Many pet stores have plant tannins bottled that will help shift the water parameters towards neutrality or acidity. You can also add Indian almond leaves and driftwood, both of which would normally release tannic acids in their natural habitat!
It is more important to match water parameters with wild-caught fish like gold nugget plecos because they have only recently entered the aquarium trade.
Many captive-bred fish are not so picky, such as common plecostomus. But gold nugget plecos are a little more sensitive and need to be treated appropriately.
Gold Nugget Plecos and Nitrogenous Waste
You will want not only a large aquarium but also a high-quality filter when keeping gold nugget plecos. This is because these wild-caught fish can be fairly sensitive to high levels of nitrogenous waste products.
These pollutants are ammonia, nitrite, and nitrate, all of which form from the waste products released by your aquarium pets. The beneficial nitrifying bacteria in the system will convert ammonia into nitrite and then again into nitrate.
Most captive-bred plecos are extremely hardy because their ancestors were tank-bred generations ago and adapted to both hard water and higher ammonia levels.
But each gold nugget pleco is a new addition to the hobby and is quite sensitive to pollutant levels. So we want to avoid any detectable levels of ammonia since these fish never have to be exposed to even trace levels in the wild.
This means keeping them in an undercrowded, large aquarium where pollutants have plenty of space to remain unconcentrated until processed by the filter. And keeping up with regular filter maintenance and water changes periodically!
Aquascaping for Gold Nugget Plecostomus
In the aquarium hobby, we often set up our tanks first and add fish as an afterthought. But you want to be a little more thoughtful when setting up a fish tank for gold nugget plecos.
For starters, they can sometimes be very rough on aquatic plants as they grow older. It is not the fault of the gold nugget pleco and they aren’t usually trying to eat your aquatic plants. They simply want to eat algae.
But as they get large they will chew rather aggressively on leaves. As they chew they can often cause damage that fails to heal well since in an aquarium the gold nugget pleco will keep coming back again and again to eat algae.
Tougher plants like Java Fern and Anubias are the safest choices. your gold nugget pleco aquarium. And if you prefer plants that root along the bottom, try Eelgrass (Vallisneria sp.). They are durable, fast-growing, and will withstand any chewing that your pleco can dish out!
Substrate Choices for the Gold Nugget Pleco
Overall, it is not too important whether you offer your gold nugget pleco a hard or soft substrate. A gravel substrate is not too big of an issue because the fish will spend a lot of its time attached to rocks, aquarium glass, and driftwood, like other suckermouth catfish.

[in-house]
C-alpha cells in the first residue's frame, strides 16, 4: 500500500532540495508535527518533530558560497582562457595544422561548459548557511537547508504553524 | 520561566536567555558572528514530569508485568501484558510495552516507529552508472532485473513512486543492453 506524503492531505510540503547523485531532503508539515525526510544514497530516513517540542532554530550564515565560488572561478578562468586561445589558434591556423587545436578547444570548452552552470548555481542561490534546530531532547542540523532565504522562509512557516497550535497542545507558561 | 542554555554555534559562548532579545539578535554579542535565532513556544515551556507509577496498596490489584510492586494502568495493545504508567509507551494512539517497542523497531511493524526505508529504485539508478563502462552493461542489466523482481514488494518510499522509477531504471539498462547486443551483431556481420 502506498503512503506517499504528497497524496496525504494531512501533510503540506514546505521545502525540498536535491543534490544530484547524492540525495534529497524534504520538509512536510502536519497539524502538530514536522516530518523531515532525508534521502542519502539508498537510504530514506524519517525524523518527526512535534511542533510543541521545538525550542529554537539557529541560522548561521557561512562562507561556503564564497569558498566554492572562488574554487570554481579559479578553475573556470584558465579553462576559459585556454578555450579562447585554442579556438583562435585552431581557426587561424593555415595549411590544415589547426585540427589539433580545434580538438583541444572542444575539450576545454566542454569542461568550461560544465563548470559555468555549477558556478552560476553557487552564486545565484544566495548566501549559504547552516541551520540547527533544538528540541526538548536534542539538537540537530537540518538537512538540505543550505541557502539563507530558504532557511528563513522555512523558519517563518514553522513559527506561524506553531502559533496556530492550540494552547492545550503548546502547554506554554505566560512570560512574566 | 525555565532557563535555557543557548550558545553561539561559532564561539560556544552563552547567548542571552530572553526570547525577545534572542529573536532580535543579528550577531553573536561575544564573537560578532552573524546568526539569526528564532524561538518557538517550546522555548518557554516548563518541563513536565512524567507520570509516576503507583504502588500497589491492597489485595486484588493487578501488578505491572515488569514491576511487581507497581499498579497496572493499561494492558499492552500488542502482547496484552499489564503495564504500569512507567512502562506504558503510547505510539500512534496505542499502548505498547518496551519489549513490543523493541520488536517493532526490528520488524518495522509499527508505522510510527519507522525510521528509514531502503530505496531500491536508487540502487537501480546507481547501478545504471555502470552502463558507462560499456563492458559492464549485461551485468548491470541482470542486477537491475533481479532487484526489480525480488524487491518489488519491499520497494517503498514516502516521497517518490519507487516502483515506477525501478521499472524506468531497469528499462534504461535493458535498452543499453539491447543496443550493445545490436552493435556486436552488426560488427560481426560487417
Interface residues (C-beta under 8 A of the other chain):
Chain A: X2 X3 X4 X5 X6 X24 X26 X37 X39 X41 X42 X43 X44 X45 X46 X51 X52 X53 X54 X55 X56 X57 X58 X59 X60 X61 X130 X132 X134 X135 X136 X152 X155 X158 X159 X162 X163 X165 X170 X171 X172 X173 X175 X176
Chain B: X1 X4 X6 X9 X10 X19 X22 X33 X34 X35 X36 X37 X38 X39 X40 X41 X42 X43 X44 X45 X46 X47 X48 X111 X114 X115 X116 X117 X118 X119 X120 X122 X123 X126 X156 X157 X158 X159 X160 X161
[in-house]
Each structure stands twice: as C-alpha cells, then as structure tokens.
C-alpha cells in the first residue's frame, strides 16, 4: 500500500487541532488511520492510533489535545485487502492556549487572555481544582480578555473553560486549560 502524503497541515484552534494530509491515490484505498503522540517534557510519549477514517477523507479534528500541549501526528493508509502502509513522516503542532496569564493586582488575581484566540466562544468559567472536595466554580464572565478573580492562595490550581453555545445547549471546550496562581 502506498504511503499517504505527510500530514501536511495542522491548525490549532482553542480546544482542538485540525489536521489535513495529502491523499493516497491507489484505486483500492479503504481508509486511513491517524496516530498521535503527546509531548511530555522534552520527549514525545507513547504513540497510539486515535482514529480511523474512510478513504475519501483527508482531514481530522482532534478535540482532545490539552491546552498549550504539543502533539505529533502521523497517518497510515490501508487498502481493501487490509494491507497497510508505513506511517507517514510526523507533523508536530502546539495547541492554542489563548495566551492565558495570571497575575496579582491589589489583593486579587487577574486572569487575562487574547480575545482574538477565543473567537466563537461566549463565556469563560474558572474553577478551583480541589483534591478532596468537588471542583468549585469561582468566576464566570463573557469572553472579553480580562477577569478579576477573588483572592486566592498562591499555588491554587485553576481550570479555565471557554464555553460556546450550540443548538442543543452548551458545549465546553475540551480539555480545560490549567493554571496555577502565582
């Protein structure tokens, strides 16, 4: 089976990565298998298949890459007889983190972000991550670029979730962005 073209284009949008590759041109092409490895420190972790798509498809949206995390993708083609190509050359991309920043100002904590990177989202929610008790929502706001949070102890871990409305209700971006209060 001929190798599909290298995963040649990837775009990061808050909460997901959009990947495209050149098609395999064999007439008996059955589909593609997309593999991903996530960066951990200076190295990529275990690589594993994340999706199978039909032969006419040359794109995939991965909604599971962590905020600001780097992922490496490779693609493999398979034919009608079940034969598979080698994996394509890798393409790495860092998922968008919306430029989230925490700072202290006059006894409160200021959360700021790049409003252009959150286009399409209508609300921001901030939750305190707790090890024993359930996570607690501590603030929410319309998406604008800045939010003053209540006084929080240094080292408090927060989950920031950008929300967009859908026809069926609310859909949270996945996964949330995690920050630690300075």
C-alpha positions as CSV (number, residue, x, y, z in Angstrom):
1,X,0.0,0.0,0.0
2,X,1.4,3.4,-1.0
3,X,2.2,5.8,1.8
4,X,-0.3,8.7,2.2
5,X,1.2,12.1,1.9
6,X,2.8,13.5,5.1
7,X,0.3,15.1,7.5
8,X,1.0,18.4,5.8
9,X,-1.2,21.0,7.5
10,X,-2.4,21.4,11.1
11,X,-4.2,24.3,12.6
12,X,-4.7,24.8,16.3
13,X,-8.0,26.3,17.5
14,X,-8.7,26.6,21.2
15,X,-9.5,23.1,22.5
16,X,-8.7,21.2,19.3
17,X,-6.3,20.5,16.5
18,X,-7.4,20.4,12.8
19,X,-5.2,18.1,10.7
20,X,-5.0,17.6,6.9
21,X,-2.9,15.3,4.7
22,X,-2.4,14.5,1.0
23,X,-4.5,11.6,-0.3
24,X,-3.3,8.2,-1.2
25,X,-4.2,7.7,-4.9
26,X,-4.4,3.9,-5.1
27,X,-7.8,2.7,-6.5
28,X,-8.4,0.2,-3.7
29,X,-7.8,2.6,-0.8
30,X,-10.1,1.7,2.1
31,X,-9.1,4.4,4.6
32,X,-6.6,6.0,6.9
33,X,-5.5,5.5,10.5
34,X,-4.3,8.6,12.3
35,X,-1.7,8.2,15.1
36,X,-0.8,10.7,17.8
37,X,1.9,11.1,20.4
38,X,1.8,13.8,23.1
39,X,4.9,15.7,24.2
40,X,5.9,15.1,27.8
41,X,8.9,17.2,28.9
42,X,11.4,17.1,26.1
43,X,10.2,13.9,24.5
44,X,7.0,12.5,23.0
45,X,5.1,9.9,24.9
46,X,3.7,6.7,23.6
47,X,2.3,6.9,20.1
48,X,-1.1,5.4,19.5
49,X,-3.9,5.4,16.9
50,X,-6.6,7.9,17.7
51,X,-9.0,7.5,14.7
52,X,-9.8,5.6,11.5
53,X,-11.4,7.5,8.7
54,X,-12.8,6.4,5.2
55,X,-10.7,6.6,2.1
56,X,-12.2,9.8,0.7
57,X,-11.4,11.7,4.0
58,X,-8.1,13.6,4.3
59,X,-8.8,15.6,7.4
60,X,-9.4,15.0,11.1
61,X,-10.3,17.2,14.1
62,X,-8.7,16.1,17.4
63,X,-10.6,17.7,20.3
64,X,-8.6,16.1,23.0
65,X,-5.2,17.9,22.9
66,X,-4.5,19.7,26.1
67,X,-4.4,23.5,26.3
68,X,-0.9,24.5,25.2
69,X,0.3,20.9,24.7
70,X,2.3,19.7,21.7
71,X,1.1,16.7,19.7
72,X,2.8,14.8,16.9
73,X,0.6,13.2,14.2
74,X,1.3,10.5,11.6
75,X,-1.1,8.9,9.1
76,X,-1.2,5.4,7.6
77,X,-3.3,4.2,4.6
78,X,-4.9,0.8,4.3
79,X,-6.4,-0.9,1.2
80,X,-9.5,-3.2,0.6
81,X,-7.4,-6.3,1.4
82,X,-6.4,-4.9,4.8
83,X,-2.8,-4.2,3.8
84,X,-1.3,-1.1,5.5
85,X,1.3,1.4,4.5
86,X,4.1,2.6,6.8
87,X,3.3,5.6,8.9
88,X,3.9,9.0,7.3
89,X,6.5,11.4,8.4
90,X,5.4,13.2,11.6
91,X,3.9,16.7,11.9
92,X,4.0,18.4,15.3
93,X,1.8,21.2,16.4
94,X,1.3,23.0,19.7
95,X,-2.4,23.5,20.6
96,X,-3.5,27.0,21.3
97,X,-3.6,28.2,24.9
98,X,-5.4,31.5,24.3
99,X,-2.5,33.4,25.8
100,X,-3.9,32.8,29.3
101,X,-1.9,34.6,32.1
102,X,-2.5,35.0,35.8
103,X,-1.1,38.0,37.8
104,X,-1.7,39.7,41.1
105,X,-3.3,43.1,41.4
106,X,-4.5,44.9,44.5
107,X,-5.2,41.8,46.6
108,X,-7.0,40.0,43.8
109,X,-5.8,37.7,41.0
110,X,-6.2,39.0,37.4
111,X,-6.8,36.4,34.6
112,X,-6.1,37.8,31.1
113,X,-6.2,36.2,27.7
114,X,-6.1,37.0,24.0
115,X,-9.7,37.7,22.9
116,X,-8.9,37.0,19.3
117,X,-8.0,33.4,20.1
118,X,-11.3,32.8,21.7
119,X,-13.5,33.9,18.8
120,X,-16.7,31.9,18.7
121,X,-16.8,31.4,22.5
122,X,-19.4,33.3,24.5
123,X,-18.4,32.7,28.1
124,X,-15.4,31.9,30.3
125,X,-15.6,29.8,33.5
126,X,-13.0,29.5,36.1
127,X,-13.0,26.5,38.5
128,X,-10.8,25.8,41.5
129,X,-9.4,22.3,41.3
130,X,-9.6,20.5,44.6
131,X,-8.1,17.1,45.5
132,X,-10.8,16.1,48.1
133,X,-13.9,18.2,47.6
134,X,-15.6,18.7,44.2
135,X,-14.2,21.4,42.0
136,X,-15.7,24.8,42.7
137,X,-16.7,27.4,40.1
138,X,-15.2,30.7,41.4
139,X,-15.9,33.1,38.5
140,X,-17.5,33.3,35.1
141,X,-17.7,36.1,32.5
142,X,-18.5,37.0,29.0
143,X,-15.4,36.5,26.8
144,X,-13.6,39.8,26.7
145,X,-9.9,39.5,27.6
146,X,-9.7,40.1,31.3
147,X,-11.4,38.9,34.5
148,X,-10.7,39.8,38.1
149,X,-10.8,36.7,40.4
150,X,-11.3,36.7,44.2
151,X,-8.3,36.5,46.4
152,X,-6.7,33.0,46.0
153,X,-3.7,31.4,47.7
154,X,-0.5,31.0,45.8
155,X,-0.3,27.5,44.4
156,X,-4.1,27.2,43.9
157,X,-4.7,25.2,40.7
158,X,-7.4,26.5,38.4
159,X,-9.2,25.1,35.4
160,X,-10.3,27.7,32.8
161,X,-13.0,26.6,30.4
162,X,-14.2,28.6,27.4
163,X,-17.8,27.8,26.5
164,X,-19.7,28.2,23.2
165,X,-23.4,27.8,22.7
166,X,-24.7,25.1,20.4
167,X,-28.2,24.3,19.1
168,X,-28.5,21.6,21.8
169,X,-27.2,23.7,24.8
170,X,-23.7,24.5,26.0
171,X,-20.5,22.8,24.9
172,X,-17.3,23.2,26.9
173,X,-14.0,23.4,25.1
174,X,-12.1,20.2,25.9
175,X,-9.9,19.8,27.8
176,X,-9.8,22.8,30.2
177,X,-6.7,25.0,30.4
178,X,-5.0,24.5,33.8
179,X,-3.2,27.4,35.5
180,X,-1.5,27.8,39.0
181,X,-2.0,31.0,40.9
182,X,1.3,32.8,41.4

Many aquarists think that a sandy substrate is required for any scaleless fish. But plecostomus species are quite tough and don’t need to be babied in this way. Though if you are looking to create an aquarium as close to its natural environment as possible then by all means, use a sandy substrate!
Gold Nugget Plecostomus Tank Mates
Choosing tank mates for gold nugget plecos is not especially difficult. They are mostly peaceful and will ignore the majority of fish in the aquarium community. Even very small fish like tetras and guppies are in no danger of being eaten or bothered since gold nuggets are mostly vegetarian.
Occasionally you may find your gold nugget pleco trying to attach itself to large, slow-moving fish like discus. Unfortunately, many plecos like to rasp mucus from the sides of slow-moving, peaceful fish. It’s not super common, especially if your gold nuggets are well fed.
But if you see it, take it as a sign that you need to offer more food. And in the worst-case scenario, you may need to move some fish in the aquarium community to a new home.
The only real problems you’re likely to run into are keeping gold nuggets with other bottom dwellers. Many other catfish like to compete for the same hiding places, which can drive fights over territory.
Other species that live along the bottom like loaches, cichlid, and eels can also get into fights sometimes. But in a spacious tank with plenty of hiding places, these should be minimal and swift. It’s always best to stick with tank mates that won’t compete with your golden nugget pleco for space along the bottom!
Gold Nugget Pleco Diet
Feeding gold nugget plecos is not too difficult once you are familiar with their core dietary needs! In their natural habitat, these freshwater fish graze along hard surfaces to consume algae and microbial biofilms. They also slurp up small worms and other animals living within this film.